Before departing for Alaska’s Lost Coast, my partner and I had never met, and we certainly didn’t know if we’d make good traveling companions. We had a 200-mile journey through remote Alaskan wilderness ahead of us, and we both had a lot of questions brewing in our minds before meeting up for the first time in Yakutat.
Like most journeys of this distance and difficulty, I wanted my partner to be a known variable. Through observation and experience, I’ve learned that a positive, capable partner who shares the same enthusiasm and commitment for the trip is paramount. A strong mental attitude can overcome most obstacles.
With that in mind, I got in touch with a great friend. Back in 2010, we teamed up for a similar ride and packraft trip that took us from Yakutat to Cordova, Alaska. He was built like a linebacker, easy going, tenacious, and our personalities clicked. Wanting to replicate the same blithe experience, I pitched the upcoming adventure to him. Unfortunately, he was committed to changes at his business and was unable to pencil it in.
I desperately needed to shed my daily routine in Bozeman, Montana and submerge myself into an expansive wilderness full of unknowns. Some how, I knew I could find a partner that would be excited about the Lost Coast trip. Soon, I got in touch with a crew of fellow outdoorsy pilots that I used to work with at Talkeetna Air Taxi in Alaska, but they were busy zooming around Denali giving flight tours. However, they did have a lead and gave me some contact info.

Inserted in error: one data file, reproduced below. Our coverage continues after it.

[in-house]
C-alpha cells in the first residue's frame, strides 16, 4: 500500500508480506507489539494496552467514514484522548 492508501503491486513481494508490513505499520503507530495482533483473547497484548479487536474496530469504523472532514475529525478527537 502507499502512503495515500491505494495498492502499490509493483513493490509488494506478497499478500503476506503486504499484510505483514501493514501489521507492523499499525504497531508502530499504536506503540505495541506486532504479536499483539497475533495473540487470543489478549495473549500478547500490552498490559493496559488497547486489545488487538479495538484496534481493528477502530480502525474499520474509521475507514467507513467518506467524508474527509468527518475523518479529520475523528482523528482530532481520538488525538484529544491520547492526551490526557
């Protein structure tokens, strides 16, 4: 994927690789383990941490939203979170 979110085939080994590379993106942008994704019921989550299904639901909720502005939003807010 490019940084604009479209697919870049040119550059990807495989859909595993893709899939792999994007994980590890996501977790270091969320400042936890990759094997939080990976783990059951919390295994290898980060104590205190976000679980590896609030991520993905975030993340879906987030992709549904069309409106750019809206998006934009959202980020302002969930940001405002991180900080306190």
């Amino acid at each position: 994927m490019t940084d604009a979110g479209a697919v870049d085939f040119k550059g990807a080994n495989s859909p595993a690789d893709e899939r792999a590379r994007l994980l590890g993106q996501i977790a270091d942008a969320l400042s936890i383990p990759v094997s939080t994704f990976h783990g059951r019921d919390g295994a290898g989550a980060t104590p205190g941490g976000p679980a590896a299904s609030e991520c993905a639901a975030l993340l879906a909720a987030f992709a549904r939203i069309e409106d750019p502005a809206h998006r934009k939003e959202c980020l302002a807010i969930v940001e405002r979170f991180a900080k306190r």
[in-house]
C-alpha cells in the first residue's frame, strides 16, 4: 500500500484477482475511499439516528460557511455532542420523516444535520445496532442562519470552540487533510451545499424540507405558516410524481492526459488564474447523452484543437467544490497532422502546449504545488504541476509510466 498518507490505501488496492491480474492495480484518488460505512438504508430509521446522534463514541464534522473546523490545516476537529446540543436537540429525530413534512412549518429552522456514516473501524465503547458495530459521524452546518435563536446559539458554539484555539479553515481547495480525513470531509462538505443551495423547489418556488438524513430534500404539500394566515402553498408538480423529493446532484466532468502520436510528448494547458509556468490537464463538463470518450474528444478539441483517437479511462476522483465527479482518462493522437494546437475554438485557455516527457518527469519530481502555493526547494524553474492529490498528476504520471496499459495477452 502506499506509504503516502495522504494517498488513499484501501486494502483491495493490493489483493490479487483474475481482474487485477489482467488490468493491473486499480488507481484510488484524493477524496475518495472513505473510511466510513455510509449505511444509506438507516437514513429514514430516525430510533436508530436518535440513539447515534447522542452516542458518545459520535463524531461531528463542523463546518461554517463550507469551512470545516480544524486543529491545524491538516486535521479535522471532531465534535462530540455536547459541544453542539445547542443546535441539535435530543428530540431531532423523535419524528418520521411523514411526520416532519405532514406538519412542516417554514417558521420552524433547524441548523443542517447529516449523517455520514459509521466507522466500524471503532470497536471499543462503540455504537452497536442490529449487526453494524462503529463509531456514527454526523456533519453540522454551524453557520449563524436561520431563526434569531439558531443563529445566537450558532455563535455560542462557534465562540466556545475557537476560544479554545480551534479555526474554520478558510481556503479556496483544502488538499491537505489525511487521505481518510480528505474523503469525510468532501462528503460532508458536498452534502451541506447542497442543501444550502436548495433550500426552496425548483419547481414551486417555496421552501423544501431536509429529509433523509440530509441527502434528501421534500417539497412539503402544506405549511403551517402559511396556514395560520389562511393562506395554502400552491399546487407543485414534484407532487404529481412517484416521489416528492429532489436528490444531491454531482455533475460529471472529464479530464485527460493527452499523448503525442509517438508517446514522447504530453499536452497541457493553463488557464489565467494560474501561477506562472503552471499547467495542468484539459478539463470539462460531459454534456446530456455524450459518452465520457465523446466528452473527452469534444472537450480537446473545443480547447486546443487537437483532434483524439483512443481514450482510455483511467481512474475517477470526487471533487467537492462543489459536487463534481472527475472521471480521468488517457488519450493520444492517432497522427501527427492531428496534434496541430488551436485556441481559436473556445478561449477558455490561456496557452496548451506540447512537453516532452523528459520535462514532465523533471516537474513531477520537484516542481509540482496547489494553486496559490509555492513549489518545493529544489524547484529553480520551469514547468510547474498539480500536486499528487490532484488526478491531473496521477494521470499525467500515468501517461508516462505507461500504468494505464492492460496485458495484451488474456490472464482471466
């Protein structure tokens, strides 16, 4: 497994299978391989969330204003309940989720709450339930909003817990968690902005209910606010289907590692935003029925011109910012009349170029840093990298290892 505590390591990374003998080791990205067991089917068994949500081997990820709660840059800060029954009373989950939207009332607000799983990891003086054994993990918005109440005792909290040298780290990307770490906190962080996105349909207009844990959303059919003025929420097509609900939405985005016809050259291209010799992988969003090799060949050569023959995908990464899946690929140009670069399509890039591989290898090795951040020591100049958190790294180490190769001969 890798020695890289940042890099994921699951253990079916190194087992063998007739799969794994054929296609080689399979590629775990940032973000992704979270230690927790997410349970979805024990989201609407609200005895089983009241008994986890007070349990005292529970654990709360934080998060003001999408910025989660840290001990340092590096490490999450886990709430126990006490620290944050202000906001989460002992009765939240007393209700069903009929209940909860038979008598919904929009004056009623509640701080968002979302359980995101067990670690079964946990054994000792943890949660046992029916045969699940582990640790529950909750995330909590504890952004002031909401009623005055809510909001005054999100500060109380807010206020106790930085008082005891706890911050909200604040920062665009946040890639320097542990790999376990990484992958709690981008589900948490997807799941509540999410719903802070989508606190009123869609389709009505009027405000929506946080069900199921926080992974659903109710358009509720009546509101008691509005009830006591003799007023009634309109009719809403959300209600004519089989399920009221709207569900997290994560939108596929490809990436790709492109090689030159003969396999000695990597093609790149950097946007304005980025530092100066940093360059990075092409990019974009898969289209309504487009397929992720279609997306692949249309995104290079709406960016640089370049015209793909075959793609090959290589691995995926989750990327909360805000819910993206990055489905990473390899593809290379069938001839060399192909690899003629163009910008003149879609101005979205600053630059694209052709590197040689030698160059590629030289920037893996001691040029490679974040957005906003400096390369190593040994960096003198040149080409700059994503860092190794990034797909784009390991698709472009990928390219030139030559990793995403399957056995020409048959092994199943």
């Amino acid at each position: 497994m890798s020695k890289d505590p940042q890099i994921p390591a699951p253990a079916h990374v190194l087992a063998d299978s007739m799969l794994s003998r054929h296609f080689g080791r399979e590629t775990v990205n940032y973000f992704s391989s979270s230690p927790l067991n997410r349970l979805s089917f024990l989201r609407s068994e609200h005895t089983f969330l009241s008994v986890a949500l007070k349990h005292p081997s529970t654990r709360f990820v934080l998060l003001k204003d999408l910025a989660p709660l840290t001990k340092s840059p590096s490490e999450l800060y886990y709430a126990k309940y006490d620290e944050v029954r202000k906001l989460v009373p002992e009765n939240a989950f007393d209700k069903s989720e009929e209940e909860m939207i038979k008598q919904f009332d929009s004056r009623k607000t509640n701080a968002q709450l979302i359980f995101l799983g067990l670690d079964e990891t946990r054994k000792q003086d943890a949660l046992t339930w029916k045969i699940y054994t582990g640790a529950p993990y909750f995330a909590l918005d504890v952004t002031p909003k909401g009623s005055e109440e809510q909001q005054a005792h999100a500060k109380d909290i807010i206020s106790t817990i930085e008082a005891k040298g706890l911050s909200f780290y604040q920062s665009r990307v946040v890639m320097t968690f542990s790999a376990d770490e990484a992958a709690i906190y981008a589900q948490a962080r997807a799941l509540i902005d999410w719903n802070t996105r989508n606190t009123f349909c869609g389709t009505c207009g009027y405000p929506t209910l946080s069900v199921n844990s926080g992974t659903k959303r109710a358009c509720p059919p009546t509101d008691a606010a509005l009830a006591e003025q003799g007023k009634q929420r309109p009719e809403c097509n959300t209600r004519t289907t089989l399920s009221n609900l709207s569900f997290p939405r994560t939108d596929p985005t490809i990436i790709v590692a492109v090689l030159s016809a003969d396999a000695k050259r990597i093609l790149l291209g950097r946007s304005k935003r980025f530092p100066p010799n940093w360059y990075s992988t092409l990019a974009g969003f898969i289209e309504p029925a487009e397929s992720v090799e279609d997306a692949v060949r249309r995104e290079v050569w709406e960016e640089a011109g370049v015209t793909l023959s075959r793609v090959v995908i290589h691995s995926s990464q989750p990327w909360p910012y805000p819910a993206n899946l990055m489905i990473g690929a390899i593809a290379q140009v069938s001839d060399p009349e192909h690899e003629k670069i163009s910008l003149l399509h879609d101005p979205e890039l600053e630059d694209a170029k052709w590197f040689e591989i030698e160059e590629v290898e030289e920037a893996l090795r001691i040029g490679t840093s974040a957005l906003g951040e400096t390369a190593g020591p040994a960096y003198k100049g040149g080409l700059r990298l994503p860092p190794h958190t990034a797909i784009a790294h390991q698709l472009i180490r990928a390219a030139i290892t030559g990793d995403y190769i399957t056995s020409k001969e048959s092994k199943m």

Via email, I was introduced to Iris (pronounced “E-res”). Originally from the Netherlands, she now called Talkeetna home. After a couple emails that showed promise, we switched to Skype, because we both felt it would be more personal. After some light, introductory conversation, we started talking about the possibility of doing the trip together.
Over the next couple weeks and using Skype as our main source of communication, I could tell that Iris was psyched about going to the Lost Coast. But I was still reserved. I knew the trip was going to have some potentially sketchy rivers that needed to be crossed, a day or two of big boulder hopping while carrying an awkward bike, hours bushwhacking and a lengthy, open ocean crossing.
- Nat Geo Expeditions
Iris had done some stout bike touring in both Europe and South America, and this helped alleviate some of my concerns. But, as the trip neared, I got more anxious and my questions to her became more challenging. I’d reiterate obstacles we’d potentially encounter and test her commitment level. I really wanted to have the adventure, but I didn’t want to get into a situation where we’d be turning around within two days of a 14-day trip. I also wasn’t into a trip full of compromise or disagreements. I found myself asking a million questions – What if we moved so slowly we ran out food? What’s her level of risk? At one point does she melt down? Is she physically fit enough to carry a heavy pack and an awkward bike through miles of boulders? Will she pull a u-turn if we need to cross a fast moving river?
I imagine that Iris was thinking the same thing – Do I feel secure going on a big trip with some guy I’ve never met? What’s his personality like in adverse conditions? Is he going to be a ruthless jerk? Can I handle a remote trip of this magnitude? What if I don’t like him, what will I do? How hard are the river crossings going to be? Can I do it?
It’s like the adventure began before we even started. I think we were both a little nervous and anxious about meeting up and diving into the raw Alaskan wilderness together. But, as the Horizon turbine prop was pushed back from the Bozeman terminal, many of my inhibitions or concerns vaporized. I was eager to meet Iris and roll with whatever unfolded.